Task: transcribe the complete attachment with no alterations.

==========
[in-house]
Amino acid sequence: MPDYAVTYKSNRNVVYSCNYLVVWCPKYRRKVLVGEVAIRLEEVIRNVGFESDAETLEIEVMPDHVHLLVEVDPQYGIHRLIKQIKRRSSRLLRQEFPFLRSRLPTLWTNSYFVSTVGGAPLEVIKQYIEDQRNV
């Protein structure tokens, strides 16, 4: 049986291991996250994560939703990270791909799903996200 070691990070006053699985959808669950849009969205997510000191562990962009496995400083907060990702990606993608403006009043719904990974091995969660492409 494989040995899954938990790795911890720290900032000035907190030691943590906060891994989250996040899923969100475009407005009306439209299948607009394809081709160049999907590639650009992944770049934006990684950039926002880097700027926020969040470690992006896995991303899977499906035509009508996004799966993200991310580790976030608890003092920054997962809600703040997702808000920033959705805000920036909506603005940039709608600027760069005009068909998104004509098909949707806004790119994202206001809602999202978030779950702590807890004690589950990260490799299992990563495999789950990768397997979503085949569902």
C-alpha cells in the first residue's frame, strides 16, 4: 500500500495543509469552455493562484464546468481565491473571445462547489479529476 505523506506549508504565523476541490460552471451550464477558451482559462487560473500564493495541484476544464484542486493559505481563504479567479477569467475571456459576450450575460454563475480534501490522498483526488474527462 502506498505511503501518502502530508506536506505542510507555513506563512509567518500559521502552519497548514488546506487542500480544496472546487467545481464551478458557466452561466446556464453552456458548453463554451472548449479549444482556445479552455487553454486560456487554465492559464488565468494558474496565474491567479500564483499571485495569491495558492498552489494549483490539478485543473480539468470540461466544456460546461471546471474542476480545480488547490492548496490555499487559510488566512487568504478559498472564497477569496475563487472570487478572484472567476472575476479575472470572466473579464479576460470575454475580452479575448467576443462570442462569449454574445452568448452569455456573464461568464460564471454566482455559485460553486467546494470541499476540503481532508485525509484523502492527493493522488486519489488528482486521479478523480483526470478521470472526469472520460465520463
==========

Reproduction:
[in-house]
Amino acid sequence: MPDYAVTYKSNRNVVYSCNYLVVWCPKYRRKVLVGEVAIRLEEVIRNVGFESDAETLEIEVMPDHVHLLVEVDPQYGIHRLIKQIKRRSSRLLRQEFPFLRSRLPTLWTNSYFVSTVGGAPLEVIKQYIEDQRNV
């Protein structure tokens, strides 16, 4: 049986291991996250994560939703990270791909799903996200 070691990070006053699985959808669950849009969205997510000191562990962009496995400083907060990702990606993608403006009043719904990974091995969660492409 494989040995899954938990790795911890720290900032000035907190030691943590906060891994989250996040899923969100475009407005009306439209299948607009394809081709160049999907590639650009992944770049934006990684950039926002880097700027926020969040470690992006896995991303899977499906035509009508996004799966993200991310580790976030608890003092920054997962809600703040997702808000920033959705805000920036909506603005940039709608600027760069005009068909998104004509098909949707806004790119994202206001809602999202978030779950702590807890004690589950990260490799299992990563495999789950990768397997979503085949569902």
C-alpha cells in the first residue's frame, strides 16, 4: 500500500495543509469552455493562484464546468481565491473571445462547489479529476 505523506506549508504565523476541490460552471451550464477558451482559462487560473500564493495541484476544464484542486493559505481563504479567479477569467475571456459576450450575460454563475480534501490522498483526488474527462 502506498505511503501518502502530508506536506505542510507555513506563512509567518500559521502552519497548514488546506487542500480544496472546487467545481464551478458557466452561466446556464453552456458548453463554451472548449479549444482556445479552455487553454486560456487554465492559464488565468494558474496565474491567479500564483499571485495569491495558492498552489494549483490539478485543473480539468470540461466544456460546461471546471474542476480545480488547490492548496490555499487559510488566512487568504478559498472564497477569496475563487472570487478572484472567476472575476479575472470572466473579464479576460470575454475580452479575448467576443462570442462569449454574445452568448452569455456573464461568464460564471454566482455559485460553486467546494470541499476540503481532508485525509484523502492527493493522488486519489488528482486521479478523480483526470478521470472526469472520460465520463